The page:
Mehmet: 'Being gay is easier in Turkey's metropoles'
Halfway between east and west, between the 'European dream' and the 'Caucasian way of life', Turkey still doesn't seem like a country for gay people. The 29-year-old explains that far from the great metropolises of the country, sexual freedom is still reserved for the cultural elite - or for the world of cyber-dating
Apparently, Turkey longs for the EU. In spite of all the contradictions of a culture still caught between east and west and the recession, many young Turks in particular are still inspired by the EU’s socio-economic model. It is not difficult to find young men and women far more liberal than their European peers alongside the traditional veils and minarets in the cities of the west.
Still, Turkey remains a country clinging to ideas that in the EU (or at least, in most of the continent) are considered a legacy of a past from which we should distance ourselves. If it is easy for businessmen and students to see the splendour of our civilisation, some taboos are not being affected by the desire for change and for the development of well-being. Turkey is experiencing the recession like the rest of the world. Yet cities like Istanbul, Ankara and Izmir are growing in GNP by almost 10 % a year, while the rest of the country is still strongly tied to an essential economy based on agriculture and tourism. Even in the less poor regions, a strong discomfort is felt towards a custom seen as not only backward, but even dangerous.
’Caucasian way of life’
Mehmet, 29, is an engineering graduate who lives and works in a small town overlooking the Dardanelles, in north-western Turkey. It’s an area most invested in what we could call ironically the’Caucasian way of life’. There is a good university there, the city is rather lively, the location is not far from Istanbul and other major centres. Despite this, to say that Mehmet can’t live openly as a homosexual is an understatement. ’In Turkey it’s like in the American army,’ he says. 'As long as you’re quiet, everything’s fine. Being gay is not a problem in itself, especially among young people, but only when it’s a private thing that happens behind closed doors.'
’With all the friends and parents that I have here, I don’t dare to talk about my homosexuality’
The phenomenon is much more widespread than would be expected ; a recent survey states that there are over 3 million declared gay people in Turkey. Much of this community support the rights of homosexuals, and those who do so openly might try to organise cultural activities to raise public awareness in their free time. In the eyes of a European it would be fair to expect more - although a few years ago, in the very civilised Slovenia, I met a girl who told me about a genuine’lesbian hunt’of which she was a protagonist against her will. ’For us it’s not different,’ says Mehmet. 'Even though my city is freer than others, it’s still just too small. With all the friends and parents that I have here, I don’t dare to talk about my homosexuality. In the best case scenario, I would be gossiped about and ostracised. Maybe in Istanbul or Izmir, which are more populous and have a very active cultural life, there would be a possibility. Here I couldn’t be free.’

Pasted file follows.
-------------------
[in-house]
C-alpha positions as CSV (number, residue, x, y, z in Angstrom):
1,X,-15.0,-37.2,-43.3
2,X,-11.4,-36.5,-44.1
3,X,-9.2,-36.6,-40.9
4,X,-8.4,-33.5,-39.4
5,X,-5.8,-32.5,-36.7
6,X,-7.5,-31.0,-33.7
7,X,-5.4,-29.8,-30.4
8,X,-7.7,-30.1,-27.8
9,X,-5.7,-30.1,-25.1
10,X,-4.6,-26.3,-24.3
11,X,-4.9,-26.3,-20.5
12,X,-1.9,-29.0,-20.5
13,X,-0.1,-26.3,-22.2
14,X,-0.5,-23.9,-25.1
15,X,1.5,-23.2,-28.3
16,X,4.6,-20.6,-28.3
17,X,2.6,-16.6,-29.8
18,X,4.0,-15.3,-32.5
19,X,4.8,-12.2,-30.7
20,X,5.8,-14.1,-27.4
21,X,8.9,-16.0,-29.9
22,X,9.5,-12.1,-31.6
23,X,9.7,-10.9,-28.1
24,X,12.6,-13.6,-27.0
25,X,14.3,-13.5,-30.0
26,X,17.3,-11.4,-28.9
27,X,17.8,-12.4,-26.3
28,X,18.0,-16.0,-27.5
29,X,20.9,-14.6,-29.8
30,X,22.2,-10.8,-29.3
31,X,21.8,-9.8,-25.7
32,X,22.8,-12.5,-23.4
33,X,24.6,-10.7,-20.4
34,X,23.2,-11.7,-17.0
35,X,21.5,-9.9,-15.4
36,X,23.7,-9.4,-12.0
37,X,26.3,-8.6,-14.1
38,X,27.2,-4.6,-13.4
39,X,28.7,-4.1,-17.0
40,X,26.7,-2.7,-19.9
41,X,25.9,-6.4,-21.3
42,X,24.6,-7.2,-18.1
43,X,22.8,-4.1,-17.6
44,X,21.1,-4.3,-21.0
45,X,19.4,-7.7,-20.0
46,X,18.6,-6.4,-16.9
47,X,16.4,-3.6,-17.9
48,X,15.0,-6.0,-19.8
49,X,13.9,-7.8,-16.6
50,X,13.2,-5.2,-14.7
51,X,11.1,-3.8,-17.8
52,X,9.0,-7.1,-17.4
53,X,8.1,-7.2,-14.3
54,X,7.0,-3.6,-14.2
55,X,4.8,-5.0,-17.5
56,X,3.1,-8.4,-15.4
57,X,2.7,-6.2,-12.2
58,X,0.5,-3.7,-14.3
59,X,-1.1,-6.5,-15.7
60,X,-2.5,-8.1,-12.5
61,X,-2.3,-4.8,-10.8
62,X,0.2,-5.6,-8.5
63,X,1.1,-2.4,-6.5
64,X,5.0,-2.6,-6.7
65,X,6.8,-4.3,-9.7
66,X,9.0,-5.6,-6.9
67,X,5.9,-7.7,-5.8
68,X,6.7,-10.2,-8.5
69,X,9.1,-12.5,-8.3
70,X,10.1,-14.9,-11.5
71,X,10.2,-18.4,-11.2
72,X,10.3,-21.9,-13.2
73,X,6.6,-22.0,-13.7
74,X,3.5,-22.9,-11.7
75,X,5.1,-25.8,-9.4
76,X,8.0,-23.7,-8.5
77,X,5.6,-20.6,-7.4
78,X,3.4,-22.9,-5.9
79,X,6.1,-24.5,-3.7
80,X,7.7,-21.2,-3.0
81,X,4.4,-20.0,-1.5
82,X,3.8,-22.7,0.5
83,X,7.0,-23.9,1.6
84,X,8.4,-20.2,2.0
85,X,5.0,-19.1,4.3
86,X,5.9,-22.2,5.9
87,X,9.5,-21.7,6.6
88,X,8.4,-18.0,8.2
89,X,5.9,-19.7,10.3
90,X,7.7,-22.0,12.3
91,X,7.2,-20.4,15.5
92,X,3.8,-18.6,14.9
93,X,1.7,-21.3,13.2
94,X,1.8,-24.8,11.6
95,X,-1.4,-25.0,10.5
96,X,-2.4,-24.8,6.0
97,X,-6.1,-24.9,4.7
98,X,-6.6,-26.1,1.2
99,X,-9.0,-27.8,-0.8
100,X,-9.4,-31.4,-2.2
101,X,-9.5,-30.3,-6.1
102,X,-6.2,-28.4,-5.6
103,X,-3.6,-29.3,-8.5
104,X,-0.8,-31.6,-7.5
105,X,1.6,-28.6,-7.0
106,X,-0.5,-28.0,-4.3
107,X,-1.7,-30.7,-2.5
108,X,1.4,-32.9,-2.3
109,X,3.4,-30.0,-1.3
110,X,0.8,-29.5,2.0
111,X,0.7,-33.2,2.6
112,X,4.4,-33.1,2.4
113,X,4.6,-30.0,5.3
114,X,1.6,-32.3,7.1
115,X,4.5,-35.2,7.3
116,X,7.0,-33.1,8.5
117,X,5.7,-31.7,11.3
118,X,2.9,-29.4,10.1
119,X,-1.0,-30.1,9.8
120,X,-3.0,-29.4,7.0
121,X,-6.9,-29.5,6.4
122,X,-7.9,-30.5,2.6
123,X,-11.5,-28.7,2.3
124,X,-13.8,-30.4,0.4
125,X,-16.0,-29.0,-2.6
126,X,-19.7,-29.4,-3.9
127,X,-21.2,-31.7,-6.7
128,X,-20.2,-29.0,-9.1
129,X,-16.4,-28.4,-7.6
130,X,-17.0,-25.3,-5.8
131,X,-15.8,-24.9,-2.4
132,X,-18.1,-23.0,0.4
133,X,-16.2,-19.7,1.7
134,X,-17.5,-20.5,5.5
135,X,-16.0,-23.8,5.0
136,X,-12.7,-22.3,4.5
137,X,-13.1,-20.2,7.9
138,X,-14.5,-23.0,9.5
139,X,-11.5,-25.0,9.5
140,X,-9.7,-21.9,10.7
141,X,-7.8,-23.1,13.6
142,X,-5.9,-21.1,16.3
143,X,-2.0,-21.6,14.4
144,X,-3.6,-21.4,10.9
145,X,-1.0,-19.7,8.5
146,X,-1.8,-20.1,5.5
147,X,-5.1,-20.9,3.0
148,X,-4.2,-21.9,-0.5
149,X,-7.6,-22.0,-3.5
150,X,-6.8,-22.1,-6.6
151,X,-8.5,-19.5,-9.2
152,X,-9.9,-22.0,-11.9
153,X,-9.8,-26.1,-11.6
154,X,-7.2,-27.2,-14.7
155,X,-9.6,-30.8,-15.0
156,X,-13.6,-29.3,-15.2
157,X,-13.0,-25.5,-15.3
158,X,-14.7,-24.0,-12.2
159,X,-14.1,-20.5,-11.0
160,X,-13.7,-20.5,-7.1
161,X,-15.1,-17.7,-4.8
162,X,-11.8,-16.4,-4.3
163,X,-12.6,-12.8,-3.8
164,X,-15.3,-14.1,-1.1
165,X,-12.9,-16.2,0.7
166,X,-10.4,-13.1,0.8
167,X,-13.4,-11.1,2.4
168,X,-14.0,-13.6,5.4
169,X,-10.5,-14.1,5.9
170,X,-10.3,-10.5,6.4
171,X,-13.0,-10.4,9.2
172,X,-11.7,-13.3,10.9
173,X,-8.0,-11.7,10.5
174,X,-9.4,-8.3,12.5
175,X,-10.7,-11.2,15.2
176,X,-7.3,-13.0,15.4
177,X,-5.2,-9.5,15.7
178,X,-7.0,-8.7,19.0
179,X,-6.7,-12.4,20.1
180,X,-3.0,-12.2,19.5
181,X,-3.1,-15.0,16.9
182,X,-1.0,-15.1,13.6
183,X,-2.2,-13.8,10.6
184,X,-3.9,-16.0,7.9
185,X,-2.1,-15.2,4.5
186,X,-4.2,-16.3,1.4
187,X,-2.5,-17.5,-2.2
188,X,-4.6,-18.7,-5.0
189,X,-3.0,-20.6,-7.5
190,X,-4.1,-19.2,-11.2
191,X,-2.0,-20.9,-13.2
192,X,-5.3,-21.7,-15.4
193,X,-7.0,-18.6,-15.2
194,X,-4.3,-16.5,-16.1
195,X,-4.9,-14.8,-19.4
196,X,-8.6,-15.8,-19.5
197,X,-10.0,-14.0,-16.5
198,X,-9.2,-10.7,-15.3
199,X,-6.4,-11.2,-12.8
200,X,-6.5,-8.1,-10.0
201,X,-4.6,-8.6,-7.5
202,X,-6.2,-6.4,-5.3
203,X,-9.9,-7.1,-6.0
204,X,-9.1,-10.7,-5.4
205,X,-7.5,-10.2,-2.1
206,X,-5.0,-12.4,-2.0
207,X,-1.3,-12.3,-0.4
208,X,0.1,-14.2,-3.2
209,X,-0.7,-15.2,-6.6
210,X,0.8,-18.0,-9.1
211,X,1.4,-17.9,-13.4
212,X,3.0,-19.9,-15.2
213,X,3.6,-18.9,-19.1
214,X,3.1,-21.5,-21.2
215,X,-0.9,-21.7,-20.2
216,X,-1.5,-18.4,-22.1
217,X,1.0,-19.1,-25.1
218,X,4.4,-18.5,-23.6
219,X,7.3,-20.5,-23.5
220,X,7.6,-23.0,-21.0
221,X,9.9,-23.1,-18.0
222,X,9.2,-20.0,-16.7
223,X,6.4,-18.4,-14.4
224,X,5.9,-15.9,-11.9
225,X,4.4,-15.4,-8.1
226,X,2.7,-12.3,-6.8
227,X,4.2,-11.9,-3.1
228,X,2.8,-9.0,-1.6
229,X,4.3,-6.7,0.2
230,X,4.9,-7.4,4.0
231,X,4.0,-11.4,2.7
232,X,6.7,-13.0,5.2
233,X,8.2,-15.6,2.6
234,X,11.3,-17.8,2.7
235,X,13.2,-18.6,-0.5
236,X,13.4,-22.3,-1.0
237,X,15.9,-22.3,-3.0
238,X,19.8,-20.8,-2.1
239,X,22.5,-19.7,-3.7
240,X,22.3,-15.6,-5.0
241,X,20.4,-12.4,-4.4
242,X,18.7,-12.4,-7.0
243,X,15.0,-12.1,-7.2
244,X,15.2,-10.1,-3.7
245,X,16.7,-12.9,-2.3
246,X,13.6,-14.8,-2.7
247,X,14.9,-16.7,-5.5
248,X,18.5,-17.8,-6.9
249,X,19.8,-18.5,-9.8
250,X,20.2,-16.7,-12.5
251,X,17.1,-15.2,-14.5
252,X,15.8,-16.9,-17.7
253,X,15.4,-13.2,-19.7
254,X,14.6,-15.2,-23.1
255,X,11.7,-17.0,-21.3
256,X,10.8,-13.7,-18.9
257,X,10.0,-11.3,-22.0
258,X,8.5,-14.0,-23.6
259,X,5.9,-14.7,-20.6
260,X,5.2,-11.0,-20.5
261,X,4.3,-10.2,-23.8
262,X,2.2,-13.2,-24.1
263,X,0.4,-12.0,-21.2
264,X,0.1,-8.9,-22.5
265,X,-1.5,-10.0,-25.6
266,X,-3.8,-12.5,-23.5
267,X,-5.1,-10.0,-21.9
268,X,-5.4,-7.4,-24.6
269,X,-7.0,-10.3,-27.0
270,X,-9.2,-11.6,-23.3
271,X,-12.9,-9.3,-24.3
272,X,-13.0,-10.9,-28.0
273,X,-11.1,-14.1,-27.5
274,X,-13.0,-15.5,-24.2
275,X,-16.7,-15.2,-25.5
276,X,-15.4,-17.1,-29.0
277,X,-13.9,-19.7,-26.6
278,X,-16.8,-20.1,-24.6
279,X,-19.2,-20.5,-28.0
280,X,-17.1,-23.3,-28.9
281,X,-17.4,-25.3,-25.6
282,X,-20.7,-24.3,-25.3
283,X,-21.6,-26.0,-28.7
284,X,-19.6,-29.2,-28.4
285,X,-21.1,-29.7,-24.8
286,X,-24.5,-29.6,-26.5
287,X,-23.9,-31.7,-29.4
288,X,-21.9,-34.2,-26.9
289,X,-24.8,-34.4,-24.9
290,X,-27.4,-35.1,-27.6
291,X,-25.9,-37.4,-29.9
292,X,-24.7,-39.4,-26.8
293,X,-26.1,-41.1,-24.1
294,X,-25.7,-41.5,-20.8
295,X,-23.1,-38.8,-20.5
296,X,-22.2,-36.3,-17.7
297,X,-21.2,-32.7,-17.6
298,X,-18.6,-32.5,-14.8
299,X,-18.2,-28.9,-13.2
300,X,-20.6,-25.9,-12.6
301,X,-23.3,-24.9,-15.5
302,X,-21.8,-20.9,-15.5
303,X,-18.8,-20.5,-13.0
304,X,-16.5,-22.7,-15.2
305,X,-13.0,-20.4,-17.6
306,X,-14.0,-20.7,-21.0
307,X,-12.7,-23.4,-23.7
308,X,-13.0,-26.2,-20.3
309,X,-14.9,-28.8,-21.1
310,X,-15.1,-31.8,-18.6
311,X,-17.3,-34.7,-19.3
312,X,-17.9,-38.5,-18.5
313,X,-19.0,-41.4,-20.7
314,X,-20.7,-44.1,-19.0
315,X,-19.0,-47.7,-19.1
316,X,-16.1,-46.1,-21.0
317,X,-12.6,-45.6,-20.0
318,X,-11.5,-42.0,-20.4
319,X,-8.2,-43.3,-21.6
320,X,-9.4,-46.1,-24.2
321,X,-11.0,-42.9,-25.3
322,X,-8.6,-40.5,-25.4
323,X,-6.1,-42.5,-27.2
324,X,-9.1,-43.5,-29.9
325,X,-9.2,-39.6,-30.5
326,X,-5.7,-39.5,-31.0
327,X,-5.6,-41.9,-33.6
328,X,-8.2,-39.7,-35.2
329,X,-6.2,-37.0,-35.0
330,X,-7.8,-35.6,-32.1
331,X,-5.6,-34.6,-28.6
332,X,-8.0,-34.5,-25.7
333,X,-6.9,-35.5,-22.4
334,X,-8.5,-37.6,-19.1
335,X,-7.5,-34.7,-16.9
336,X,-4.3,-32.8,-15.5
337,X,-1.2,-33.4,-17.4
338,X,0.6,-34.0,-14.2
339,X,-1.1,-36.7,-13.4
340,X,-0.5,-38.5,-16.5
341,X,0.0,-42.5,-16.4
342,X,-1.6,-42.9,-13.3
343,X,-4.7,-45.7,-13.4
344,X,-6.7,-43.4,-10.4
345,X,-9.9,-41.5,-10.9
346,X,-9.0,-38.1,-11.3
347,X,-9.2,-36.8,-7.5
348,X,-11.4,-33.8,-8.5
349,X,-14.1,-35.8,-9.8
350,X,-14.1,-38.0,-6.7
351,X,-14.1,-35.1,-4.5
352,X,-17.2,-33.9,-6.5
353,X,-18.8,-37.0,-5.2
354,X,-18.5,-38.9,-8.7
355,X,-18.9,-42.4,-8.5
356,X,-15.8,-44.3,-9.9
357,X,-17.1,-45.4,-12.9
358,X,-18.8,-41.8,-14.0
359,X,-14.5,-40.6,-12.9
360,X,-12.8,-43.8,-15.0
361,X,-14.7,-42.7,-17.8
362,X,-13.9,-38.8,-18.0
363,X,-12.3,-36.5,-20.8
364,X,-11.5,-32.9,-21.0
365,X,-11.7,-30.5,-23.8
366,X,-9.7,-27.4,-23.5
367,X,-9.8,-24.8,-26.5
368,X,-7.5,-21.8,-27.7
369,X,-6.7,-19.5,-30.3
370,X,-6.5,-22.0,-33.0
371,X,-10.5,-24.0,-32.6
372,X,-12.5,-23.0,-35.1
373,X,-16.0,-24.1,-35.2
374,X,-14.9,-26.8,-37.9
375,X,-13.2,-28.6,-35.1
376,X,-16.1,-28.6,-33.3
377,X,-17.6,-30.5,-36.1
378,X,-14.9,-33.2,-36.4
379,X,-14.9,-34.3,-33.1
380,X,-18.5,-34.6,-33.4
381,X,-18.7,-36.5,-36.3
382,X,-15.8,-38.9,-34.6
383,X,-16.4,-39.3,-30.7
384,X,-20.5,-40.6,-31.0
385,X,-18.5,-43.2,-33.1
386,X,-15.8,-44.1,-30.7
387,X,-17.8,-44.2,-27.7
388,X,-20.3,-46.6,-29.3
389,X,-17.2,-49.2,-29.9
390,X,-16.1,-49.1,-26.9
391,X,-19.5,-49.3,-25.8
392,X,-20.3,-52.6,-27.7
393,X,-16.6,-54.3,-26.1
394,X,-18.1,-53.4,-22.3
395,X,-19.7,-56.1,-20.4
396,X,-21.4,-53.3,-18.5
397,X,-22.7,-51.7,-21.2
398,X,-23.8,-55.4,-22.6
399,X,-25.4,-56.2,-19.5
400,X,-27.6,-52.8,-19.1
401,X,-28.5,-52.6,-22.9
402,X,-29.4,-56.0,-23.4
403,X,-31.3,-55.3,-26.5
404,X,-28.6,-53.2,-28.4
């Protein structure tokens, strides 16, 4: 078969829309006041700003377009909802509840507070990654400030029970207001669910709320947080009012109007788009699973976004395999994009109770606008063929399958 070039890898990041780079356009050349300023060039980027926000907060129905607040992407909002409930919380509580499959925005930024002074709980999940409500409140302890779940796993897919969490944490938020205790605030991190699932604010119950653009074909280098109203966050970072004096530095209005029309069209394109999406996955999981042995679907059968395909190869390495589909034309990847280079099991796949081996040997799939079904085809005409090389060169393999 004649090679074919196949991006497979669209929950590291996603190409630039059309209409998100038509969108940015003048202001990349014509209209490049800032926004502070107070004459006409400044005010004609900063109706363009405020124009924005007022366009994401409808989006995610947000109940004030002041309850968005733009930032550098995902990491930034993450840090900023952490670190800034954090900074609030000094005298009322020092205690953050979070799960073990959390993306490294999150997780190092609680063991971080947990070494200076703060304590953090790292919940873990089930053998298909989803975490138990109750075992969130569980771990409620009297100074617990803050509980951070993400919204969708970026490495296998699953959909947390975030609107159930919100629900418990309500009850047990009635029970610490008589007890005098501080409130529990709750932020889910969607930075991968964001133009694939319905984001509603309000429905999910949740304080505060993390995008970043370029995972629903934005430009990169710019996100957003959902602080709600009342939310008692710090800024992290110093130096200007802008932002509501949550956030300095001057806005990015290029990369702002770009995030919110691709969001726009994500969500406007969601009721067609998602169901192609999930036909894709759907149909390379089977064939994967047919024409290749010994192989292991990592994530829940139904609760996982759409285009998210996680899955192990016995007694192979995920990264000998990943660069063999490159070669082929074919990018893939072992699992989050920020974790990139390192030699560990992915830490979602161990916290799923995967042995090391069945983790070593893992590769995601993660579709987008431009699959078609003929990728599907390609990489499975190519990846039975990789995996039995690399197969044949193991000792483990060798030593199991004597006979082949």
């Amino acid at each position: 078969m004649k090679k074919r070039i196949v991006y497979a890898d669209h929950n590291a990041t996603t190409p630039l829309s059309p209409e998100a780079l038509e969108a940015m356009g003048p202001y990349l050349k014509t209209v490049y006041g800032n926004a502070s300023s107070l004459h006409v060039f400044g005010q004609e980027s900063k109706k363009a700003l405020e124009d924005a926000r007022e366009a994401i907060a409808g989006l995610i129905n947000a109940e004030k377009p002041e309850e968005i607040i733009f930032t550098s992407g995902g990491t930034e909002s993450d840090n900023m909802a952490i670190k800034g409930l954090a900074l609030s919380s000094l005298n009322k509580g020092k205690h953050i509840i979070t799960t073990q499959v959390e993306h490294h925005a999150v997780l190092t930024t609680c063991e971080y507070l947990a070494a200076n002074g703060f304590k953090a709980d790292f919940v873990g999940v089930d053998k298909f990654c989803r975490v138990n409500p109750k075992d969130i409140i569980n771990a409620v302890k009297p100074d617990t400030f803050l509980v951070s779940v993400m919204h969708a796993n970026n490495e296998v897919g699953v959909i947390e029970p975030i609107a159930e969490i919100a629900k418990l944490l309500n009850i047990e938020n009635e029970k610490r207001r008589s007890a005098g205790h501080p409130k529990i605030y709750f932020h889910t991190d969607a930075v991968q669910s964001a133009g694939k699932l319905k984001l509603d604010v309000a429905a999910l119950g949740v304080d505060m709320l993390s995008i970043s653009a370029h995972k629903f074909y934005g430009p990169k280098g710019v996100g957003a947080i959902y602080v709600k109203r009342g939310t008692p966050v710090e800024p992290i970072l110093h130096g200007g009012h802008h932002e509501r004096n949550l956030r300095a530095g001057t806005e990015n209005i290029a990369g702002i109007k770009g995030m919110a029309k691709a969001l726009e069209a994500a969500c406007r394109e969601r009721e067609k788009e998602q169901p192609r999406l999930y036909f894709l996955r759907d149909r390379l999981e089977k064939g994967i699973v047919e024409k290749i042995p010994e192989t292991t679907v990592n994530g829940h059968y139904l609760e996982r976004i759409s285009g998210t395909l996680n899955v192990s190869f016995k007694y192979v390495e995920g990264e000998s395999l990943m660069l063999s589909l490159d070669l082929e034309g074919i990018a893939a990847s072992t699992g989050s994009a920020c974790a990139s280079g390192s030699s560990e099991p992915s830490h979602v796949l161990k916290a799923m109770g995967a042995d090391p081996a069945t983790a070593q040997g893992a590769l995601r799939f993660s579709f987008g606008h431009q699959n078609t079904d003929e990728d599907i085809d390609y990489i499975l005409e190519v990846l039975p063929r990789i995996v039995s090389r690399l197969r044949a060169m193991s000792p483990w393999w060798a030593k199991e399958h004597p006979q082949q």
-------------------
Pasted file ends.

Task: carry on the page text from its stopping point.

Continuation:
A homosexual person in Turkey could feel free by returning to that cultural establishment that always goes hand in hand with the liberalisation of customs in the collective imagination. One famous example in Turkey is the openness of the gay Turkish-Italian director Ferzan Özpetek. Yet for the average person, online dating remains the only option. 'I can recognise other gay people after only a few seconds, but none of them would have the courage to say it,' says Mehmet. 'On the internet obviously it’s different, though there’s always the problem of those who lie about their identity. But even when you find a real person, almost always they’re just looking for sex. Having a relationship that is more than platonic would be almost impossible. So most of us are satisfied with one night stands, without hoping for anything else. ’
Most of these sites now are being censored by the government in accordance with the islamic religion, which does not tolerate homosexuality - not even virtually. Only by disabling any kind of filter is it possible to access such sites, which are being legally blocked. So what happens if you wanted to start a relationship ? ’Turkey lacks norms concerning homosexuality; it is neither condemned nor favoured. Of course in the army a homosexual simply would not be taken into consideration, being a totally macho environment. But in daily life the social pressure is enough to inhibit us. The fact that we don’t risk hanging like in some extremist islamic regimes doesn’t mean that we are enjoying ourselves. ’
The notion is confirmed by other gay interviewees besides Mehmet, who speak of an extreme cultural difference among the various peoples of the country. In the central and eastern regions, attitudes are not so liberal. Many gay people end up getting married, not so much to protect themselves (they could fake other’strange behaviour’to justify the choice not to start a family), but to protect their loved ones from ostracism, which could lead to severe consequences. Many gay people attempt a second life as’bisexuals’, out of sight of their family and partners. ’In the end, though we play at being secular, we are always clinging to the skirt of some imam, ’concludes Mehmet. ’I’m worried that with the growth of the cities, there may be a return phenomenon with a resurgence of liberal culture, with the arrival of so many people from the countryside and their conservative morals. ’